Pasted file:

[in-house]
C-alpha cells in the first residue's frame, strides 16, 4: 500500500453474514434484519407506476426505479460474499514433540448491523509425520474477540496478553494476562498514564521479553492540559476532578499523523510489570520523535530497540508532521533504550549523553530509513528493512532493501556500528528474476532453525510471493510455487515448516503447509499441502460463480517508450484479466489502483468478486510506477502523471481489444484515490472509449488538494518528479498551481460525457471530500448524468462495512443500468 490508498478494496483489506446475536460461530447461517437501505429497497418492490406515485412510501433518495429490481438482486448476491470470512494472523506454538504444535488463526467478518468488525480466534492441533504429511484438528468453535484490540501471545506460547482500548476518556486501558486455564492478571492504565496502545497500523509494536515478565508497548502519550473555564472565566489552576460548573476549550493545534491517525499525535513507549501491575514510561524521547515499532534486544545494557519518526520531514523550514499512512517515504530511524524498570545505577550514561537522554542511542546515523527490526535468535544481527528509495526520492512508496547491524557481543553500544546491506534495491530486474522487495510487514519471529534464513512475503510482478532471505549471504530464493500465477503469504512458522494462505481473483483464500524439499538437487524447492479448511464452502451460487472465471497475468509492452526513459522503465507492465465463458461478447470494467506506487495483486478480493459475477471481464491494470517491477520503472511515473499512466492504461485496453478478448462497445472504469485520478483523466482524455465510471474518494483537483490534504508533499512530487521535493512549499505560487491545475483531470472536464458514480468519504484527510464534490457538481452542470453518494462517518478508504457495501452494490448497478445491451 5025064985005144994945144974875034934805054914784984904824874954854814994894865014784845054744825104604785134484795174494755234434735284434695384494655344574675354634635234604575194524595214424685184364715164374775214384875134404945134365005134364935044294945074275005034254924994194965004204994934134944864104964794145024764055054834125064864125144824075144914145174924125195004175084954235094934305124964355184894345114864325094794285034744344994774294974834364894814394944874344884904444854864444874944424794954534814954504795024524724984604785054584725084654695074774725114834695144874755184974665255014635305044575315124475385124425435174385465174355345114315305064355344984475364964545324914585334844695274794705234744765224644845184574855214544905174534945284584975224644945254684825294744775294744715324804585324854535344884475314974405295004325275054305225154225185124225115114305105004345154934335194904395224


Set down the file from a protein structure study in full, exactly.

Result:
[in-house]
C-alpha cells in the first residue's frame, strides 16, 4: 500500500453474514434484519407506476426505479460474499514433540448491523509425520474477540496478553494476562498514564521479553492540559476532578499523523510489570520523535530497540508532521533504550549523553530509513528493512532493501556500528528474476532453525510471493510455487515448516503447509499441502460463480517508450484479466489502483468478486510506477502523471481489444484515490472509449488538494518528479498551481460525457471530500448524468462495512443500468 490508498478494496483489506446475536460461530447461517437501505429497497418492490406515485412510501433518495429490481438482486448476491470470512494472523506454538504444535488463526467478518468488525480466534492441533504429511484438528468453535484490540501471545506460547482500548476518556486501558486455564492478571492504565496502545497500523509494536515478565508497548502519550473555564472565566489552576460548573476549550493545534491517525499525535513507549501491575514510561524521547515499532534486544545494557519518526520531514523550514499512512517515504530511524524498570545505577550514561537522554542511542546515523527490526535468535544481527528509495526520492512508496547491524557481543553500544546491506534495491530486474522487495510487514519471529534464513512475503510482478532471505549471504530464493500465477503469504512458522494462505481473483483464500524439499538437487524447492479448511464452502451460487472465471497475468509492452526513459522503465507492465465463458461478447470494467506506487495483486478480493459475477471481464491494470517491477520503472511515473499512466492504461485496453478478448462497445472504469485520478483523466482524455465510471474518494483537483490534504508533499512530487521535493512549499505560487491545475483531470472536464458514480468519504484527510464534490457538481452542470453518494462517518478508504457495501452494490448497478445491451 5025064985005144994945144974875034934805054914784984904824874954854814994894865014784845054744825104604785134484795174494755234434735284434695384494655344574675354634635234604575194524595214424685184364715164374775214384875134404945134365005134364935044294945074275005034254924994194965004204994934134944864104964794145024764055054834125064864125144824075144914145174924125195004175084954235094934305124964355184894345114864325094794285034744344994774294974834364894814394944874344884904444854864444874944424794954534814954504795024524724984604785054584725084654695074774725114834695144874755184974665255014635305044575315124475385124425435174385465174355345114315305064355344984475364964545324914585334844695274794705234744765224644845184574855214544905174534945284584975224644945254684825294744775294744715324804585324854535344884475314974405295004325275054305225154225185124225115114305105004345154934335194904395224